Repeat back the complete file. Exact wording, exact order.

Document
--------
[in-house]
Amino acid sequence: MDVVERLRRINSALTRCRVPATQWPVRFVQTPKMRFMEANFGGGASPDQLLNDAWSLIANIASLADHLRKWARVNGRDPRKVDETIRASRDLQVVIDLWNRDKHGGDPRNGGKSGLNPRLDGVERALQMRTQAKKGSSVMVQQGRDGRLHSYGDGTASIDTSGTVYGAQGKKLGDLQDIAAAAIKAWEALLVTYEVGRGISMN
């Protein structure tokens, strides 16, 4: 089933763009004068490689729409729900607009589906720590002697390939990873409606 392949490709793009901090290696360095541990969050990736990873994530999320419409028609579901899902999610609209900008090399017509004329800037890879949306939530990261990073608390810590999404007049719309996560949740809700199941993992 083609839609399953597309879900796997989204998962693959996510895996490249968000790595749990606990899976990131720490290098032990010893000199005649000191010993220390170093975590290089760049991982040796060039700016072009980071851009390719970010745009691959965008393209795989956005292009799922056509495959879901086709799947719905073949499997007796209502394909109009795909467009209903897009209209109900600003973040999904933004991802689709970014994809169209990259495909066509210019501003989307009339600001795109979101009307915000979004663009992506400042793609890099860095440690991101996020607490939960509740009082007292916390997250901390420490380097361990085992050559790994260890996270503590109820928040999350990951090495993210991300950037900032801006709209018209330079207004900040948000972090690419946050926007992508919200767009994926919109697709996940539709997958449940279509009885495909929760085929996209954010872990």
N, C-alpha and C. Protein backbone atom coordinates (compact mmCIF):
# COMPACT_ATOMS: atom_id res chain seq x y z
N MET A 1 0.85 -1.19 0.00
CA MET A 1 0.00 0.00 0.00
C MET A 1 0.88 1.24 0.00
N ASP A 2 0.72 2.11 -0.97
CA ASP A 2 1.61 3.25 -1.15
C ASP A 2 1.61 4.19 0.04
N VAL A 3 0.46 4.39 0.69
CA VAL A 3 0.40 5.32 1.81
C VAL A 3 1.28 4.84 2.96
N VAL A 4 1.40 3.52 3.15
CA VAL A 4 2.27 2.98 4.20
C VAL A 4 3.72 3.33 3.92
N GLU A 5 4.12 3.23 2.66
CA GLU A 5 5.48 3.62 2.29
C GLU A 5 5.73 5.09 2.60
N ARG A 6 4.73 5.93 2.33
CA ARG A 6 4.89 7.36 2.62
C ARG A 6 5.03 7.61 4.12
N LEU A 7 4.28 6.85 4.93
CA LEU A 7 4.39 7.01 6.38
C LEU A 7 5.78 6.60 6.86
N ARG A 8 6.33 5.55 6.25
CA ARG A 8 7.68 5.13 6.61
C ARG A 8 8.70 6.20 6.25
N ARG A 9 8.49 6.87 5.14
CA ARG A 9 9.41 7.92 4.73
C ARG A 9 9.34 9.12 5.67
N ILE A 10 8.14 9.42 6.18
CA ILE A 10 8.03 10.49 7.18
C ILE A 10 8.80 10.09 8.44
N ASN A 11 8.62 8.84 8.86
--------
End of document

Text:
[in-house]
Amino acid sequence: MDVVERLRRINSALTRCRVPATQWPVRFVQTPKMRFMEANFGGGASPDQLLNDAWSLIANIASLADHLRKWARVNGRDPRKVDETIRASRDLQVVIDLWNRDKHGGDPRNGGKSGLNPRLDGVERALQMRTQAKKGSSVMVQQGRDGRLHSYGDGTASIDTSGTVYGAQGKKLGDLQDIAAAAIKAWEALLVTYEVGRGISMN
């Protein structure tokens, strides 16, 4: 089933763009004068490689729409729900607009589906720590002697390939990873409606 392949490709793009901090290696360095541990969050990736990873994530999320419409028609579901899902999610609209900008090399017509004329800037890879949306939530990261990073608390810590999404007049719309996560949740809700199941993992 083609839609399953597309879900796997989204998962693959996510895996490249968000790595749990606990899976990131720490290098032990010893000199005649000191010993220390170093975590290089760049991982040796060039700016072009980071851009390719970010745009691959965008393209795989956005292009799922056509495959879901086709799947719905073949499997007796209502394909109009795909467009209903897009209209109900600003973040999904933004991802689709970014994809169209990259495909066509210019501003989307009339600001795109979101009307915000979004663009992506400042793609890099860095440690991101996020607490939960509740009082007292916390997250901390420490380097361990085992050559790994260890996270503590109820928040999350990951090495993210991300950037900032801006709209018209330079207004900040948000972090690419946050926007992508919200767009994926919109697709996940539709997958449940279509009885495909929760085929996209954010872990």
N, C-alpha and C. Protein backbone atom coordinates (compact mmCIF):
# COMPACT_ATOMS: atom_id res chain seq x y z
N MET A 1 0.85 -1.19 0.00
CA MET A 1 0.00 0.00 0.00
C MET A 1 0.88 1.24 0.00
N ASP A 2 0.72 2.11 -0.97
CA ASP A 2 1.61 3.25 -1.15
C ASP A 2 1.61 4.19 0.04
N VAL A 3 0.46 4.39 0.69
CA VAL A 3 0.40 5.32 1.81
C VAL A 3 1.28 4.84 2.96
N VAL A 4 1.40 3.52 3.15
CA VAL A 4 2.27 2.98 4.20
C VAL A 4 3.72 3.33 3.92
N GLU A 5 4.12 3.23 2.66
CA GLU A 5 5.48 3.62 2.29
C GLU A 5 5.73 5.09 2.60
N ARG A 6 4.73 5.93 2.33
CA ARG A 6 4.89 7.36 2.62
C ARG A 6 5.03 7.61 4.12
N LEU A 7 4.28 6.85 4.93
CA LEU A 7 4.39 7.01 6.38
C LEU A 7 5.78 6.60 6.86
N ARG A 8 6.33 5.55 6.25
CA ARG A 8 7.68 5.13 6.61
C ARG A 8 8.70 6.20 6.25
N ARG A 9 8.49 6.87 5.14
CA ARG A 9 9.41 7.92 4.73
C ARG A 9 9.34 9.12 5.67
N ILE A 10 8.14 9.42 6.18
CA ILE A 10 8.03 10.49 7.18
C ILE A 10 8.80 10.09 8.44
N ASN A 11 8.62 8.84 8.86